A Grass Root's approach
Uncooked seeds and nuts are the stars on a restaurant's "live'' menu.
By MICHAEL CANNING
Published April 7, 2006
If it sprouts a tail, it's good eating to the folks at Grass Root Organic Restaurant and Culture Shop, which opened March 22 at 2702 N Florida Ave. in Tampa Heights.
In fact, it's as good as it gets. You see, there's vegetarian cuisine, then vegan, then raw, and finally live. As in, alive.
Nothing that can look you in the eye, mind you. But if you've ever eaten a sunflower seed or nut that's been soaking in water and has a sprout coming out of it, you've eaten live food.
"Raw foods create living bodies, and cooked foods create dying bodies,'' said Grass Root co-owner Sabrina Aird. "Once you heat food over 115 degrees, it destroys the enzymes necessary for proper digestion.'' Moreover, when a soaking seed or nut sprouts, its nutritional value goes up.
So uncooked and living, sprouted foods - mainly nuts and seeds - figure prominently on the Grass Root menu. As do vegetarian and vegan meatless food prepared without any sort of animal product dishes. Examples include the sprouted cereal (sprouted sunflower seeds or wheat berries blended with fruit, dates and spices), root sushi (brown rice, avocado, cucumber, carrots and grapefruit), and a vegetarian BLT.
The restaurant itself might prove to be a sprouting seed. Aird and her husband/business partner, Spencer Sterling, picked the site on the corner of Florida and Columbus Drive to bring their long simmering faith in Tampa Heights to a boil.
The couple have owned an old house in the neighborhood for 13 years, though they didn't live in it full time until they moved from Aird's native New York City last April.
As a former mortgage manager with Washington Mutual, Aird caught wind of Tampa Heights' reasonable real estate and urban renewal potential before a lot of people did. Now she owns a business and a home in Tampa's oldest neighborhood, an area clamoring for new businesses as its historic residential stock continues to regentrify.
This is Aird's first restaurant, though her family runs a vegetarian restaurant back home in Brooklyn. The 1,100-square-foot space inside a 1927 building that once housed a bakery is decorated with a tourist's collection of items from exotic and developing nations, all of which are for sale.
The Tampa Raw Food Meet Up Group also meets there the first Thursday of every month.
Hours are 11 a.m. to 9 p.m. Wednesday through Saturday and 10 a.m. to 6 p.m. Sunday. Grass Root's Web site is www.thegrassrootlife.com.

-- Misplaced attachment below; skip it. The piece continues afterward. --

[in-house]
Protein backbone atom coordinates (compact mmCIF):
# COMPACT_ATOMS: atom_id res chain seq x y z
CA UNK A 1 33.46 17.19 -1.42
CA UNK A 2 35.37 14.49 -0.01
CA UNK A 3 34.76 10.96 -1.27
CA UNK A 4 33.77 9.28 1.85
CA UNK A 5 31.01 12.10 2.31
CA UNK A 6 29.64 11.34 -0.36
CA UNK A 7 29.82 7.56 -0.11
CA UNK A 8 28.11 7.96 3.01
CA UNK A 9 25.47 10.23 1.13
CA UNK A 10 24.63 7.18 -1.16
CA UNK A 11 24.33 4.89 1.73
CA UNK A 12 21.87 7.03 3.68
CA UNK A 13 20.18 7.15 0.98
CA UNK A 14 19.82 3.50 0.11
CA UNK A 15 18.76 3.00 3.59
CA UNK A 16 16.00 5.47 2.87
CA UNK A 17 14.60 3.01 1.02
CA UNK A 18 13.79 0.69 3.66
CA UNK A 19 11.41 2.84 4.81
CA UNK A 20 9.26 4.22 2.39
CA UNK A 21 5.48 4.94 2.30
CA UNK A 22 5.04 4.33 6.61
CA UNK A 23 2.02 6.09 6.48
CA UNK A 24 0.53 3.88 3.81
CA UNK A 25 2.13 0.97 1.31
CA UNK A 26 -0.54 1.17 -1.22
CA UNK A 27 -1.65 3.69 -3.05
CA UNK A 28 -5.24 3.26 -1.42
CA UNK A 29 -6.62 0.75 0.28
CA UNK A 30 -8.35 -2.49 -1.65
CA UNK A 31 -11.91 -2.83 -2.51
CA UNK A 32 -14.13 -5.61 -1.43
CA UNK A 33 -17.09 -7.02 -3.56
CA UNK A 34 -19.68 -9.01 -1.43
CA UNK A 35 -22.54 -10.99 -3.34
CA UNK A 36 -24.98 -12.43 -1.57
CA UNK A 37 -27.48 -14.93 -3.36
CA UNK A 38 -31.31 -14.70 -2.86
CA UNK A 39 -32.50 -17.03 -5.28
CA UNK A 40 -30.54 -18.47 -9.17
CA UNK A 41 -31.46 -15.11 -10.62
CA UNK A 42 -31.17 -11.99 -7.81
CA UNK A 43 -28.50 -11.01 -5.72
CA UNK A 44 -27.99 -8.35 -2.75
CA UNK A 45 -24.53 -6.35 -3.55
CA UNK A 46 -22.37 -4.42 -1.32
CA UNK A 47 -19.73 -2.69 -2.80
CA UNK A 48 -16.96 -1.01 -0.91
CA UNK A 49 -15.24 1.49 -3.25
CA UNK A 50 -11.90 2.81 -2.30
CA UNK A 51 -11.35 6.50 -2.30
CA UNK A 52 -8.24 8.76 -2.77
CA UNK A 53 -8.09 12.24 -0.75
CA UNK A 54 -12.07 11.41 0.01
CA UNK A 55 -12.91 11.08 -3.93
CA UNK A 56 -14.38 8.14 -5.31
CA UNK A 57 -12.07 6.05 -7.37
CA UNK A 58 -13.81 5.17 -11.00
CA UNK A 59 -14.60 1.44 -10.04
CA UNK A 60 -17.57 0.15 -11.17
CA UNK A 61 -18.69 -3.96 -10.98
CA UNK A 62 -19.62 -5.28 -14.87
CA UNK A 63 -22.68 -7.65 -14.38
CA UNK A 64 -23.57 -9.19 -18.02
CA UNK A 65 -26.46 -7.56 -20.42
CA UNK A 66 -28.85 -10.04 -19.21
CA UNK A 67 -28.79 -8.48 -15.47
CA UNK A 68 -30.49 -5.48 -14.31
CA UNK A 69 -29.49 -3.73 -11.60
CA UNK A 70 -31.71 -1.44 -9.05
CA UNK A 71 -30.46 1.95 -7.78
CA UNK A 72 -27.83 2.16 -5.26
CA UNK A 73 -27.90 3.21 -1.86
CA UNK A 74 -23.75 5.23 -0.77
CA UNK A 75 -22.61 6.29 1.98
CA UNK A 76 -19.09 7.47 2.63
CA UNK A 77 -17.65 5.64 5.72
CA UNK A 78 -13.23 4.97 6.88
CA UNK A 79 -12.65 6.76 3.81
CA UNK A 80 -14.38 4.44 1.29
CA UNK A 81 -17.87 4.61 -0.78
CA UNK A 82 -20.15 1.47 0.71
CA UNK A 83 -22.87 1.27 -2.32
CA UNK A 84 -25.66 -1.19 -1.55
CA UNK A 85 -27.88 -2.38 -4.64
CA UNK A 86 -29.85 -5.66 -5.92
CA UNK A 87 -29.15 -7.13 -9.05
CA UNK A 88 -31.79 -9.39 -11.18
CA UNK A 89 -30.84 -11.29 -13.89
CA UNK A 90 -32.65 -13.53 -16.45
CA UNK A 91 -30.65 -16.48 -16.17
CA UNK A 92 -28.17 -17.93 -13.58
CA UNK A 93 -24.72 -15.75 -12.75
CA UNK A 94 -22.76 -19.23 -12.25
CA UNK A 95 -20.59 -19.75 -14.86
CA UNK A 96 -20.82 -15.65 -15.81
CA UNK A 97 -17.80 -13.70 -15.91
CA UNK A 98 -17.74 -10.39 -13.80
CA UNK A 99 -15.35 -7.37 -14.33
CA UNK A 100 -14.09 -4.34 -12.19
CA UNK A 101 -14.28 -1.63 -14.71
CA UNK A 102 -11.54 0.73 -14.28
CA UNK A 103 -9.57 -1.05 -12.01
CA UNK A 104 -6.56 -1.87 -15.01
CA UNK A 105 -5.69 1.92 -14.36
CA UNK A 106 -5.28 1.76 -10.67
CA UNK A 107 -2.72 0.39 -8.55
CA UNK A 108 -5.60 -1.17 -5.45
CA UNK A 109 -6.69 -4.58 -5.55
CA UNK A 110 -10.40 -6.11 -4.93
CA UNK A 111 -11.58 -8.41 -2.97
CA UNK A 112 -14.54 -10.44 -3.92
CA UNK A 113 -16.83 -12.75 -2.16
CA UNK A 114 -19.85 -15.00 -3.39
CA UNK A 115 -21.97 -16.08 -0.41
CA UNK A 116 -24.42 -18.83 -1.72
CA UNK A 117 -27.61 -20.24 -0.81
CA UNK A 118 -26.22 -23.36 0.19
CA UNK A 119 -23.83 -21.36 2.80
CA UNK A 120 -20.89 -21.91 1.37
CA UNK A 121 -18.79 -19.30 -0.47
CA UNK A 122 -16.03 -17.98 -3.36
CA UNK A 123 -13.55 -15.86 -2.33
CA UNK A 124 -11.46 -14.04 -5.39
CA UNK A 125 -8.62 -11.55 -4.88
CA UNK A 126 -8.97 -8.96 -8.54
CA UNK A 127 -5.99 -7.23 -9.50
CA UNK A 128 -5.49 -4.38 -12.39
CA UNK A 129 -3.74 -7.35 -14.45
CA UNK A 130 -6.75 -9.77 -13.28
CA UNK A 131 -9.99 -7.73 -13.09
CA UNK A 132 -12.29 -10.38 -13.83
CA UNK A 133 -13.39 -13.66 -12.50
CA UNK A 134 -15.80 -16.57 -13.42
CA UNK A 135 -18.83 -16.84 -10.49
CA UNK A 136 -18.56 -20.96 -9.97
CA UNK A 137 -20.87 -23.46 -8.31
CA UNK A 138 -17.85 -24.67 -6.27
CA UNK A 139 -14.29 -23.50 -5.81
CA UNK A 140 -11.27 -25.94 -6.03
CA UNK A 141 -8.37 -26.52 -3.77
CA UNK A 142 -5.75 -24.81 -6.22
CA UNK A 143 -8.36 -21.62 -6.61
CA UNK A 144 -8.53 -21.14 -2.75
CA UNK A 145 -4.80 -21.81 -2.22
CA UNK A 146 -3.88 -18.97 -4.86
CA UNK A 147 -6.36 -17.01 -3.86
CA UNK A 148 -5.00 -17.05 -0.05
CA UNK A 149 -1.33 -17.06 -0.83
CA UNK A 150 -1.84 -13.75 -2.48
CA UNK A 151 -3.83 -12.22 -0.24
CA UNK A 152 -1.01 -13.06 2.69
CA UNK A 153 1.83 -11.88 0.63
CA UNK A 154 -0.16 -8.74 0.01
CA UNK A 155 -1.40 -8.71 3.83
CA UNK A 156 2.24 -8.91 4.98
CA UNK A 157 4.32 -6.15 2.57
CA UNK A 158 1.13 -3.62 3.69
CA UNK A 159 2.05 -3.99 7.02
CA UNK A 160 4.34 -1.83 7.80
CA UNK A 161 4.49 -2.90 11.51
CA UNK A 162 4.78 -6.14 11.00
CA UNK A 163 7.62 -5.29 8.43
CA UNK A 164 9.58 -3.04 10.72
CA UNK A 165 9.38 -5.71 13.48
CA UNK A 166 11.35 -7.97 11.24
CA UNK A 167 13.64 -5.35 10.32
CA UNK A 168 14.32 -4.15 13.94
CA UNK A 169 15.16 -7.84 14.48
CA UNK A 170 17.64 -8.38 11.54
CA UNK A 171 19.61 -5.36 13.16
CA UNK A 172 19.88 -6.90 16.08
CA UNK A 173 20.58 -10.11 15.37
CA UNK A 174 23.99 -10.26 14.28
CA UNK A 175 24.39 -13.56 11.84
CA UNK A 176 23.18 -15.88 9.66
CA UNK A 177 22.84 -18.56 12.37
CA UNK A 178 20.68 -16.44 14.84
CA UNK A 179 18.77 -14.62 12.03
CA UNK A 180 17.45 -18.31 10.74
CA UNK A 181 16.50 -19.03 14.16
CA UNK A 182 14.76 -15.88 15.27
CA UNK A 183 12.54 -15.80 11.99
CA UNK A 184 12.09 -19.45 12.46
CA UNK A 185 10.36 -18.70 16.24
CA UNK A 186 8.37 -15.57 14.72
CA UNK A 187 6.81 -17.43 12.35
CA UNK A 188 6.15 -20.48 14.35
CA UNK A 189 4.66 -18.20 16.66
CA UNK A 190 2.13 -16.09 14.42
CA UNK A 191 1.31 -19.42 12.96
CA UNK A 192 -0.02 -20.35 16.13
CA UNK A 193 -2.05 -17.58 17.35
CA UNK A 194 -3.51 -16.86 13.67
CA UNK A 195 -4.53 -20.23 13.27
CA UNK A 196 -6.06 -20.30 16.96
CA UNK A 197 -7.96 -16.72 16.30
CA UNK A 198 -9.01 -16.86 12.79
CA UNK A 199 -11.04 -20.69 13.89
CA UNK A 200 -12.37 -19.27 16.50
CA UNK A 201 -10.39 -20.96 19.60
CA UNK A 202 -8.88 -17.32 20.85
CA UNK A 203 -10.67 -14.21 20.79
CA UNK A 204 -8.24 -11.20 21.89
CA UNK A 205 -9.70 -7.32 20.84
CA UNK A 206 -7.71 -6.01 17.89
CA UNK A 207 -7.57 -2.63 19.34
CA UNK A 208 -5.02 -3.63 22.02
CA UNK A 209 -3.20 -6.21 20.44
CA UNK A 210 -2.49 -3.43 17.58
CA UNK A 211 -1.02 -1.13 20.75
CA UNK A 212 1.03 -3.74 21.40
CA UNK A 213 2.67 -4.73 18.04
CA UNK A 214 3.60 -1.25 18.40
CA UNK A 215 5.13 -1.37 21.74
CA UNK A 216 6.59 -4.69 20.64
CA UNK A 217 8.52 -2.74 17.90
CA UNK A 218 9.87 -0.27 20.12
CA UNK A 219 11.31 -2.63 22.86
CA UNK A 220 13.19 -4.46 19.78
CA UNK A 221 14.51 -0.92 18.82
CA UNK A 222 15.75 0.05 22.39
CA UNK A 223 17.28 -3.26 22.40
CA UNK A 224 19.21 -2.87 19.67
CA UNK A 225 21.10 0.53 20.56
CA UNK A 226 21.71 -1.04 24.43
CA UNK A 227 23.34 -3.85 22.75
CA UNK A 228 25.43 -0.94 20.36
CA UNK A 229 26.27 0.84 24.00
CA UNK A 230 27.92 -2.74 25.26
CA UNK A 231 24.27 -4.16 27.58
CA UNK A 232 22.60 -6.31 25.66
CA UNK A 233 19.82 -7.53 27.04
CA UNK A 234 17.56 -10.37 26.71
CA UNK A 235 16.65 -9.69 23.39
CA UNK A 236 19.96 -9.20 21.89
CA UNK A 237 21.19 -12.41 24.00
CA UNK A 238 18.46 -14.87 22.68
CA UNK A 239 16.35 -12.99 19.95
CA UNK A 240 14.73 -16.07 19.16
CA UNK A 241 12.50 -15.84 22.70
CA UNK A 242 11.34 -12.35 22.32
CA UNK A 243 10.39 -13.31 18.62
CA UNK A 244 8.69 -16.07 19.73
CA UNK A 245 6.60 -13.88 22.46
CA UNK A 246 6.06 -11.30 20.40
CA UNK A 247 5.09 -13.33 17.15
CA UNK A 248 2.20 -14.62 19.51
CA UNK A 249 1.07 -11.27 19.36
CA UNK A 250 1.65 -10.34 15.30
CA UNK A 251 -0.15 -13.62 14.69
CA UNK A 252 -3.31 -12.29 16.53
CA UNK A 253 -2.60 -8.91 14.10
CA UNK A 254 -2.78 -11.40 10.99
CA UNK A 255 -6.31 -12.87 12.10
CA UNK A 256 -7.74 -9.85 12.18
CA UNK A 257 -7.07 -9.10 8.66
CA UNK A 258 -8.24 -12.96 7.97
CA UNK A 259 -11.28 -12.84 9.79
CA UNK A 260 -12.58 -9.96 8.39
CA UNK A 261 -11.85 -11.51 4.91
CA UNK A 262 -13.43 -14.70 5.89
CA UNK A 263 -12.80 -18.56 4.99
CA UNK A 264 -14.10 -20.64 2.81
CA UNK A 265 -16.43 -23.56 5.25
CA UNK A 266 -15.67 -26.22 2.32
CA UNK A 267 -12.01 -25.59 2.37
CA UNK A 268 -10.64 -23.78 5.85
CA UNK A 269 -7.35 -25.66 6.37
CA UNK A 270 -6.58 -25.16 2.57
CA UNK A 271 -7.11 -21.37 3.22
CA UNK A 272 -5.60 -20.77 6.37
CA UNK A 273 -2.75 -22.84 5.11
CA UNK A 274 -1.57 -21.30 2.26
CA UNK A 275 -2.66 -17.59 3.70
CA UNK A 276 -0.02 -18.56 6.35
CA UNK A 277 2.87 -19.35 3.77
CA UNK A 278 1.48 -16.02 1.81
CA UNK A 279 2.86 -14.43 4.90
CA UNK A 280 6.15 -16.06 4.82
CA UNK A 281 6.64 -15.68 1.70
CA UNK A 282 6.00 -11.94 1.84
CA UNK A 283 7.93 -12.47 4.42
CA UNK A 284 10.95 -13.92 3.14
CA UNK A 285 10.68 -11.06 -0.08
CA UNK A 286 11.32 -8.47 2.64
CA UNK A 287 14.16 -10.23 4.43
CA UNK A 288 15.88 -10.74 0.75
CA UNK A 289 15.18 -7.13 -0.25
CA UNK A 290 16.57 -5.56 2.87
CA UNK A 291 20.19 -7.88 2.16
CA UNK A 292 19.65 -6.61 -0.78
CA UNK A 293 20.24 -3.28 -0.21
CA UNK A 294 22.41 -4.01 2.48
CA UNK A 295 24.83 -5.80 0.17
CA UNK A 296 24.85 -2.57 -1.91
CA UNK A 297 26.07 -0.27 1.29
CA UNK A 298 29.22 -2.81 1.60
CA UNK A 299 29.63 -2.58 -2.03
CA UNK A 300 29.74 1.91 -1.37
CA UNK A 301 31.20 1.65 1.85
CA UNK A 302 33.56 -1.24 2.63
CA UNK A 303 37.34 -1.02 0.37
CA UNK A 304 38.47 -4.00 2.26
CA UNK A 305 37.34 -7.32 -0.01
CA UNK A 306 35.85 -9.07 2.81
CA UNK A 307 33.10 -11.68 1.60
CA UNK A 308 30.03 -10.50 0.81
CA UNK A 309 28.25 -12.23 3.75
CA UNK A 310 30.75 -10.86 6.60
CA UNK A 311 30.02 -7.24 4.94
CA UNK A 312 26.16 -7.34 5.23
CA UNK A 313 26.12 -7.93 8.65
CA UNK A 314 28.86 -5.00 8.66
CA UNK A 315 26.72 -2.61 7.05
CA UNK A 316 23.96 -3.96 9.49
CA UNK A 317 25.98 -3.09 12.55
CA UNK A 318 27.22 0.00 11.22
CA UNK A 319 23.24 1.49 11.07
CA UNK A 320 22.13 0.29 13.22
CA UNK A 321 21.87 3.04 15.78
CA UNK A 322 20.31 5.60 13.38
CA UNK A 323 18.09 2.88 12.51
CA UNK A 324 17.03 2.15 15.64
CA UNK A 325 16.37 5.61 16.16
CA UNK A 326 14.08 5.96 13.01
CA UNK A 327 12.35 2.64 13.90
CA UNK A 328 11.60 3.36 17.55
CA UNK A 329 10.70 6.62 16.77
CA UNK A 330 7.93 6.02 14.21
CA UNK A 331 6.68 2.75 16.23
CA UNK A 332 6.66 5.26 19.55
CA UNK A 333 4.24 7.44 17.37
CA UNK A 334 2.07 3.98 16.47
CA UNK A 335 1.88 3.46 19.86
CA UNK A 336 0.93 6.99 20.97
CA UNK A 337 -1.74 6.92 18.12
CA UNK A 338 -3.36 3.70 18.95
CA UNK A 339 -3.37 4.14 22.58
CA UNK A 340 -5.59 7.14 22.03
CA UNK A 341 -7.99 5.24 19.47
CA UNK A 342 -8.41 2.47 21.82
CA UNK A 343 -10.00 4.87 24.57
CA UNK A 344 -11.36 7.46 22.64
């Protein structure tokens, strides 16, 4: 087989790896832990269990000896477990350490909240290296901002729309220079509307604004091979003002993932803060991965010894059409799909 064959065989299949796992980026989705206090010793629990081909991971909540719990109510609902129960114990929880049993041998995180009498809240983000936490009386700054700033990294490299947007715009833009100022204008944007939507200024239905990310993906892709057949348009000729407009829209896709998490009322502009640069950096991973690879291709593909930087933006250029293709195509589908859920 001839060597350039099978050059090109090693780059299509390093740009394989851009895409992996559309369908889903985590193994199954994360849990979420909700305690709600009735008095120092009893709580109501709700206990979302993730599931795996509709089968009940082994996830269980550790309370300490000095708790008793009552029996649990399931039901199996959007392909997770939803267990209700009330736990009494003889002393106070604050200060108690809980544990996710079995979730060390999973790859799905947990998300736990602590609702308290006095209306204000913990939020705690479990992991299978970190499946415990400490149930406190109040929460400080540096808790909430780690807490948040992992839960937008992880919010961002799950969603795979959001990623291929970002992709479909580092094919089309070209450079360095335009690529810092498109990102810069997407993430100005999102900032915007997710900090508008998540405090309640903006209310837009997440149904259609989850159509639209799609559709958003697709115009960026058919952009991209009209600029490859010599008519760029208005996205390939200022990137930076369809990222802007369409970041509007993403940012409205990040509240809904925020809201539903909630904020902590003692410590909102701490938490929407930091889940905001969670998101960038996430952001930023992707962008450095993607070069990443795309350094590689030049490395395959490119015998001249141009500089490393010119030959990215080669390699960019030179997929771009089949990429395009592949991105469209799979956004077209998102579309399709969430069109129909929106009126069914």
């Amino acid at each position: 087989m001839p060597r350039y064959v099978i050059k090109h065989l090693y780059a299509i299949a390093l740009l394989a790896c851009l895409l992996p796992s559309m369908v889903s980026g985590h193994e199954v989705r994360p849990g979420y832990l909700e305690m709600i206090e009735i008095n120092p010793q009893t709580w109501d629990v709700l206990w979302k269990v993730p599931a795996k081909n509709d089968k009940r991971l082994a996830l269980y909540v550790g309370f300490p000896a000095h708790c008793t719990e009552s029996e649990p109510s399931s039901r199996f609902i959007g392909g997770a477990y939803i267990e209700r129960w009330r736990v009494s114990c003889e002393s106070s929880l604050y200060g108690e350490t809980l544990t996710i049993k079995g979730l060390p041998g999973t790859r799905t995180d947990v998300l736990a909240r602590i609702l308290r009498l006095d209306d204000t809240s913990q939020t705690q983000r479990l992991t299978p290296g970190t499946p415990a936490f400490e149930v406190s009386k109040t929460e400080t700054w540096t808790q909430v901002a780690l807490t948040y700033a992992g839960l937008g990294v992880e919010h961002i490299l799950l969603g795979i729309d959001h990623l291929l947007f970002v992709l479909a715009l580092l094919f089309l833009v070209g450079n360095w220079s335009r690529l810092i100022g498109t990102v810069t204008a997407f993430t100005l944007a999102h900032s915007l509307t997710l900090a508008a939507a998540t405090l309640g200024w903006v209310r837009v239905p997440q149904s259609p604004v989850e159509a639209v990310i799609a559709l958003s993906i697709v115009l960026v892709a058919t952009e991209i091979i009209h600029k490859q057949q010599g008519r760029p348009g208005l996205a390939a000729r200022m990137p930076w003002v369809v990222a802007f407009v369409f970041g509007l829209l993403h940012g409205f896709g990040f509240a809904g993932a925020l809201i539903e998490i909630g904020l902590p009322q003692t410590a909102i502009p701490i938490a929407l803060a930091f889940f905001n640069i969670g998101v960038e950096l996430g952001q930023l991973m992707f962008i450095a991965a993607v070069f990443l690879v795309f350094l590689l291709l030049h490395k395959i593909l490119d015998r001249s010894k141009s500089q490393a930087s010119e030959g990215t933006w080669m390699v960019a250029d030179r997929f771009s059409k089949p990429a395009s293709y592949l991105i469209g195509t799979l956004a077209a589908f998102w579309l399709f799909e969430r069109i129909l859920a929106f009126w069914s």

KEEPING THE FAITH: Mike Merino knows Seminole Heights. He went to high school there, owned and renovated a home there, even drove a delivery route there.
And he knows what Seminole Heights needs. So he's planning to open Merino's Seminole Heights Deli, tentatively by July. He intends to occupy part of Larry's Automotive service building at 6430 N Florida Ave. and perhaps eventually expand his restaurant and buy the entire building.
It's not a done deal yet but, "I'm 90 percent sure this thing is going to happen,'' he said. He plans to offer sandwiches, soups, salads and hot entrees for dine in, take out and free neighborhood delivery.
The Tampa native grew up near Seminole Heights in Wellswood and attended Hillsborough High School. In 1975 he opened the first of his five restaurants, Merino's Salad Restaurant, downtown on Tampa Street. He also ran restaurants near the former Tampa Stadium and in the West Shore district.
He recently bought, renovated and sold a Seminole Heights house. He drives a delivery truck for Fed Ex and made deliveries in the neighborhood last year. In the meantime, he's working on making his latest restaurant a reality and "taking the neighborhood one step forward into being another South Tampa.''
MACKNIFICENT IMPORTS CLOSING: After a 3½-year run, Macknificent Imports Galleria is going out of business. Co-owner Patriva Mack said the shop's last day will be April 21.
In the meantime, the store's stock of handcrafted decor items from around the world is at clearance prices, some at cost, Mack said.
"We're just not getting the foot traffic we need to stay viable,'' she said of Macknificent's spot at Kennedy Boulevard and Himes Avenue.
Mack has no plans to open another store but said her sister and business partner Psalm Mack may sell Macknificent's unsold stock on the Internet. Do you know something that should be everybody's business? Call 226-3382, or e-mail email@example.com.
See anything fishy about this plant arrangement? That's a Siamese fighting fish swimming beneath the roots of a peace lily. Si Simond's Floral Boutique will deliver an aquarium bouquet or you can choose one at the store, 1401 S Howard Ave. Prices start at $55 and include fish food for daily feedings. Call 253-0306.
[Last modified April 6, 2006, 14:41:12]
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